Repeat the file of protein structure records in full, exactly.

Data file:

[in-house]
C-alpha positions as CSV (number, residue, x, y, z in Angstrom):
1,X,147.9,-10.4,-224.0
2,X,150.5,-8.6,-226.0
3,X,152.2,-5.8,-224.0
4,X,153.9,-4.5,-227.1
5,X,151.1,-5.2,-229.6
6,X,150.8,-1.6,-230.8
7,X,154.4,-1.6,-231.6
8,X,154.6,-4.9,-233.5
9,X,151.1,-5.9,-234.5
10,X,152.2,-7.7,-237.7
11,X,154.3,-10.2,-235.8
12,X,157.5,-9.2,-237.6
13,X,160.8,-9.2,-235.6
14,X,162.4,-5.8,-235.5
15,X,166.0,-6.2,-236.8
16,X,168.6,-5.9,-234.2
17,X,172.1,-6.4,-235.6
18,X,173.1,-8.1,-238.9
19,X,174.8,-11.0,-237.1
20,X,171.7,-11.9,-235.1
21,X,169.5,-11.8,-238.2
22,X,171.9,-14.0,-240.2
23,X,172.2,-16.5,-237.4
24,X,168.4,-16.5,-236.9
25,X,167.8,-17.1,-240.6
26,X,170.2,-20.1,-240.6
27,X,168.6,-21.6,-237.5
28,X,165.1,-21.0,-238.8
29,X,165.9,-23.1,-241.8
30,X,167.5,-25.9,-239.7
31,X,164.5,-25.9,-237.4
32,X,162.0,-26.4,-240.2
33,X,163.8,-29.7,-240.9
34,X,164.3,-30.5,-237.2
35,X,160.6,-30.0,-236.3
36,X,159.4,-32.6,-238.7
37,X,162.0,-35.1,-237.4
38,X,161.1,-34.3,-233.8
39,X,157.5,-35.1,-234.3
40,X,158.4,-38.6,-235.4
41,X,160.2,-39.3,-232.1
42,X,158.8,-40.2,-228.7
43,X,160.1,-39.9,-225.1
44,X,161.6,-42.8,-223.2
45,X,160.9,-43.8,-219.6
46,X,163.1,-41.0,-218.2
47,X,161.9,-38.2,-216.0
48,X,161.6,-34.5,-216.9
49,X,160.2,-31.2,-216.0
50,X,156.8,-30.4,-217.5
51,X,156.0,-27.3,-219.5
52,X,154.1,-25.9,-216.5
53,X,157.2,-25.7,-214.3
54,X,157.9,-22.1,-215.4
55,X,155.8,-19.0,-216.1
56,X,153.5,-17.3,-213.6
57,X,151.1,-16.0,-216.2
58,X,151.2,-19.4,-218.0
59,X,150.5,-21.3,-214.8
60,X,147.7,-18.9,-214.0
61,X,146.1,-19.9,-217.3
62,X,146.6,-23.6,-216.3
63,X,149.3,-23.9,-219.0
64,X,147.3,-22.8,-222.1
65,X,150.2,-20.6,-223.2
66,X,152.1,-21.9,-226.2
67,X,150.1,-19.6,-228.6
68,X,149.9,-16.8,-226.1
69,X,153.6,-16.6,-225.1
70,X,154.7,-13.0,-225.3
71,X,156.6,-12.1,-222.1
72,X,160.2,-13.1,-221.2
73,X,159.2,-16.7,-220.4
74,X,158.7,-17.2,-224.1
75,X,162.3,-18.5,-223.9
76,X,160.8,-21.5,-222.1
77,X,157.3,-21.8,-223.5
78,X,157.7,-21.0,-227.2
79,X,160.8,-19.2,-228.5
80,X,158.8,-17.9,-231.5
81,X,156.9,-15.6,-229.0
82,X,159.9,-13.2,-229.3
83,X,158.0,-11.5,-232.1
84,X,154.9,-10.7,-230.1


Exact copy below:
[in-house]
C-alpha positions as CSV (number, residue, x, y, z in Angstrom):
1,X,147.9,-10.4,-224.0
2,X,150.5,-8.6,-226.0
3,X,152.2,-5.8,-224.0
4,X,153.9,-4.5,-227.1
5,X,151.1,-5.2,-229.6
6,X,150.8,-1.6,-230.8
7,X,154.4,-1.6,-231.6
8,X,154.6,-4.9,-233.5
9,X,151.1,-5.9,-234.5
10,X,152.2,-7.7,-237.7
11,X,154.3,-10.2,-235.8
12,X,157.5,-9.2,-237.6
13,X,160.8,-9.2,-235.6
14,X,162.4,-5.8,-235.5
15,X,166.0,-6.2,-236.8
16,X,168.6,-5.9,-234.2
17,X,172.1,-6.4,-235.6
18,X,173.1,-8.1,-238.9
19,X,174.8,-11.0,-237.1
20,X,171.7,-11.9,-235.1
21,X,169.5,-11.8,-238.2
22,X,171.9,-14.0,-240.2
23,X,172.2,-16.5,-237.4
24,X,168.4,-16.5,-236.9
25,X,167.8,-17.1,-240.6
26,X,170.2,-20.1,-240.6
27,X,168.6,-21.6,-237.5
28,X,165.1,-21.0,-238.8
29,X,165.9,-23.1,-241.8
30,X,167.5,-25.9,-239.7
31,X,164.5,-25.9,-237.4
32,X,162.0,-26.4,-240.2
33,X,163.8,-29.7,-240.9
34,X,164.3,-30.5,-237.2
35,X,160.6,-30.0,-236.3
36,X,159.4,-32.6,-238.7
37,X,162.0,-35.1,-237.4
38,X,161.1,-34.3,-233.8
39,X,157.5,-35.1,-234.3
40,X,158.4,-38.6,-235.4
41,X,160.2,-39.3,-232.1
42,X,158.8,-40.2,-228.7
43,X,160.1,-39.9,-225.1
44,X,161.6,-42.8,-223.2
45,X,160.9,-43.8,-219.6
46,X,163.1,-41.0,-218.2
47,X,161.9,-38.2,-216.0
48,X,161.6,-34.5,-216.9
49,X,160.2,-31.2,-216.0
50,X,156.8,-30.4,-217.5
51,X,156.0,-27.3,-219.5
52,X,154.1,-25.9,-216.5
53,X,157.2,-25.7,-214.3
54,X,157.9,-22.1,-215.4
55,X,155.8,-19.0,-216.1
56,X,153.5,-17.3,-213.6
57,X,151.1,-16.0,-216.2
58,X,151.2,-19.4,-218.0
59,X,150.5,-21.3,-214.8
60,X,147.7,-18.9,-214.0
61,X,146.1,-19.9,-217.3
62,X,146.6,-23.6,-216.3
63,X,149.3,-23.9,-219.0
64,X,147.3,-22.8,-222.1
65,X,150.2,-20.6,-223.2
66,X,152.1,-21.9,-226.2
67,X,150.1,-19.6,-228.6
68,X,149.9,-16.8,-226.1
69,X,153.6,-16.6,-225.1
70,X,154.7,-13.0,-225.3
71,X,156.6,-12.1,-222.1
72,X,160.2,-13.1,-221.2
73,X,159.2,-16.7,-220.4
74,X,158.7,-17.2,-224.1
75,X,162.3,-18.5,-223.9
76,X,160.8,-21.5,-222.1
77,X,157.3,-21.8,-223.5
78,X,157.7,-21.0,-227.2
79,X,160.8,-19.2,-228.5
80,X,158.8,-17.9,-231.5
81,X,156.9,-15.6,-229.0
82,X,159.9,-13.2,-229.3
83,X,158.0,-11.5,-232.1
84,X,154.9,-10.7,-230.1